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Top Shi'ite Cleric Calls For New Government In Iraq

Turkoman Town Mourns Relatives Killed By ISIL Militants
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Iraqis in the northern Shi'ite Turkoman town of Tuz Khurmato on June 19 mourned more than 30 relatives killed in an assault by radical Sunni militants of the Islamic State of Iraq and the Levant (ISIL).

The spiritual leader of Iraq's Shi'ite majority has called for the creation of a new, "effective" government.

In a message delivered by his representative, Ayatollah Ali al-Sistani said the future government "should open new horizons toward a better future for all Iraqis."

Speaking on behalf of Sistani, Abdul-Mahdi al-Karbalaie also said Sunni extremists who have overrun swaths of territory must be expelled from Iraq before it is too late.

Karbalaye said in Karbala on June 20 that Iraqis of all religions and communities should come together to fight the Sunni extremists.

He said a previous call by Sistani for Iraqis to join the armed forces "was for all citizens, without specifying a religion."

Sunni Anger

The extremists led by the Islamic State of Iraq and the Levant (ISIL), an Al-Qaeda splinter group, have exploited Sunni Arabs' anger at their perceived discrimination by the Shi'ite-led government to gain support.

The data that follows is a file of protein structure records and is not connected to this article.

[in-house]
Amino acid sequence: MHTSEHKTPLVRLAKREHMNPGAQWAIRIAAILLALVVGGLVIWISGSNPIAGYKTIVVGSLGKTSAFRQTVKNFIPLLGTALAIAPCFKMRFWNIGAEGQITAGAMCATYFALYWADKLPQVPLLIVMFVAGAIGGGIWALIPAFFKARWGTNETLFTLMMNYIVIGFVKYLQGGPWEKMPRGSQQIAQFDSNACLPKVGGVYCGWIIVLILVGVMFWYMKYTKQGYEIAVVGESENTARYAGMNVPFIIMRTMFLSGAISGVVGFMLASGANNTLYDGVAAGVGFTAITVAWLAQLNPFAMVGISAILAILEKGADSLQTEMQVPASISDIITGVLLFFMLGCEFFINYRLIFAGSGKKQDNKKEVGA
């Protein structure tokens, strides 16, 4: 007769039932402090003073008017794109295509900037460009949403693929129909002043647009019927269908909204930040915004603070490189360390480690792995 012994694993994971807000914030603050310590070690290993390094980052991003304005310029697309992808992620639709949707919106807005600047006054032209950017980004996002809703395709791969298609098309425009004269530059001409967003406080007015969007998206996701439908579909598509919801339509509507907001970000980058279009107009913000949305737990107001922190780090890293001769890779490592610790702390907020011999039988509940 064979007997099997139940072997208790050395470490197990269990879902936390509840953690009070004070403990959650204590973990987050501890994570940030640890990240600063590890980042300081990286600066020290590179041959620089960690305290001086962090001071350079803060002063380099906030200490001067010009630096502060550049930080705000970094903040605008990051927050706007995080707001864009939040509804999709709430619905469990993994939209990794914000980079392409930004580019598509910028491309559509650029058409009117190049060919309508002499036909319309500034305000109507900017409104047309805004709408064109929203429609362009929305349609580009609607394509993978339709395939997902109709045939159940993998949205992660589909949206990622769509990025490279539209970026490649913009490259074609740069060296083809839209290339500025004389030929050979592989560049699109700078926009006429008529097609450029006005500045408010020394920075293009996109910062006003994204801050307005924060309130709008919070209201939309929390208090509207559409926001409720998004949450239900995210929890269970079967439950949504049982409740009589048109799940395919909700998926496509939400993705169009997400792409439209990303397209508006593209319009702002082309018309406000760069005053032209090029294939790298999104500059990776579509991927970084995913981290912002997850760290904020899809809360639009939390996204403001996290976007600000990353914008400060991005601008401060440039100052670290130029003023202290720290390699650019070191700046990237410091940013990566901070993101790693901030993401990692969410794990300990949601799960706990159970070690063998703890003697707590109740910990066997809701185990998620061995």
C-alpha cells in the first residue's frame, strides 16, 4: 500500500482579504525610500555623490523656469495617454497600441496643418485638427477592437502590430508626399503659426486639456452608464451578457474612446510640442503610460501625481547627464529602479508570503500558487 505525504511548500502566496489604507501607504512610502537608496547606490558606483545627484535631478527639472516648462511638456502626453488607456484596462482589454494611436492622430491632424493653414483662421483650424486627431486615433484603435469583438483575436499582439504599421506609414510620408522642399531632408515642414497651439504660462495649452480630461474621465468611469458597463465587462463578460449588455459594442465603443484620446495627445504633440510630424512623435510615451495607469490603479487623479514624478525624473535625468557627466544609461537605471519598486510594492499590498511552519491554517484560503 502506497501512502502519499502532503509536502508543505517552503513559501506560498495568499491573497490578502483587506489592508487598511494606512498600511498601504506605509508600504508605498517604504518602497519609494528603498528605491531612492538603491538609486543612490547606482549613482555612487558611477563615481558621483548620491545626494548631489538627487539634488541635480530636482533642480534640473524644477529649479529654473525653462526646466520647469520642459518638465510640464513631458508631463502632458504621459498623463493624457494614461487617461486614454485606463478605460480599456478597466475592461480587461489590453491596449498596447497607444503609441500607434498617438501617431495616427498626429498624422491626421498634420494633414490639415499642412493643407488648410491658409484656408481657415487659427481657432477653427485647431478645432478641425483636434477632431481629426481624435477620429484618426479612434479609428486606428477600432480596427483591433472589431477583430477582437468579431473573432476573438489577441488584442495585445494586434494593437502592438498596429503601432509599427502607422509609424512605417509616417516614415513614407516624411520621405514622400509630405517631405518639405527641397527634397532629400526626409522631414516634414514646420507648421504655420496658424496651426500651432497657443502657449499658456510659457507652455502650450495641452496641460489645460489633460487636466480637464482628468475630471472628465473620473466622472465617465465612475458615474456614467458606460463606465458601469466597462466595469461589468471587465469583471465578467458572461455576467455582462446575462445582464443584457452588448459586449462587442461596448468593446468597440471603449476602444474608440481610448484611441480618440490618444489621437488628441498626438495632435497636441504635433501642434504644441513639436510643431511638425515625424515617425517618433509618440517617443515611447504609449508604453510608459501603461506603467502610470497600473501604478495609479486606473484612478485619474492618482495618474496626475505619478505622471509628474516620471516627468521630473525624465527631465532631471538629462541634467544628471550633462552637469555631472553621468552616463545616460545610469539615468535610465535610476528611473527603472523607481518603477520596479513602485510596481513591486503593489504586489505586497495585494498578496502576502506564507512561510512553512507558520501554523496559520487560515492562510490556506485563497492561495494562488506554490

President Barack Obama on June 19 said that the United States would send up to 300 military advisers to help in the fight against the militants.
Turkoman Volunteers Fight ISIL Militants Near Kirkuk
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WATCH: Turkoman Volunteers Fight ISIL Militants Near Kirkuk

Obama said no U.S. troops would be returning to fight in Iraq.

Iraq's army was thrown into disarray after ISIL (also known as ISIS) launched its offensive in the north of the country earlier this month, capturing Mosul, Iraq's second-largest city.

Iraq's government has asked for U.S. air strikes against the militants.

Obama said he was prepared to take "targeted" military action "when and if" necessary.

But he insisted there was no military solution and called on the government to be "inclusive."

Reports said Iraqi security forces on June 20 were still engaged in fighting with the militants at the Baiji oil refinery north of Baghdad, despite claims by the government that its forces were in "full control" there.

Officials and witnesses said the crew of an Iraqi helicopter killed a civilian when they apparently mistook a police patrol for insurgents and opened fire.

The incident took place in Duluiya, a town north of Baghdad seized by the militants last week but subsequently retaken by government forces.

With reporting by Reuters, AP, and AFP
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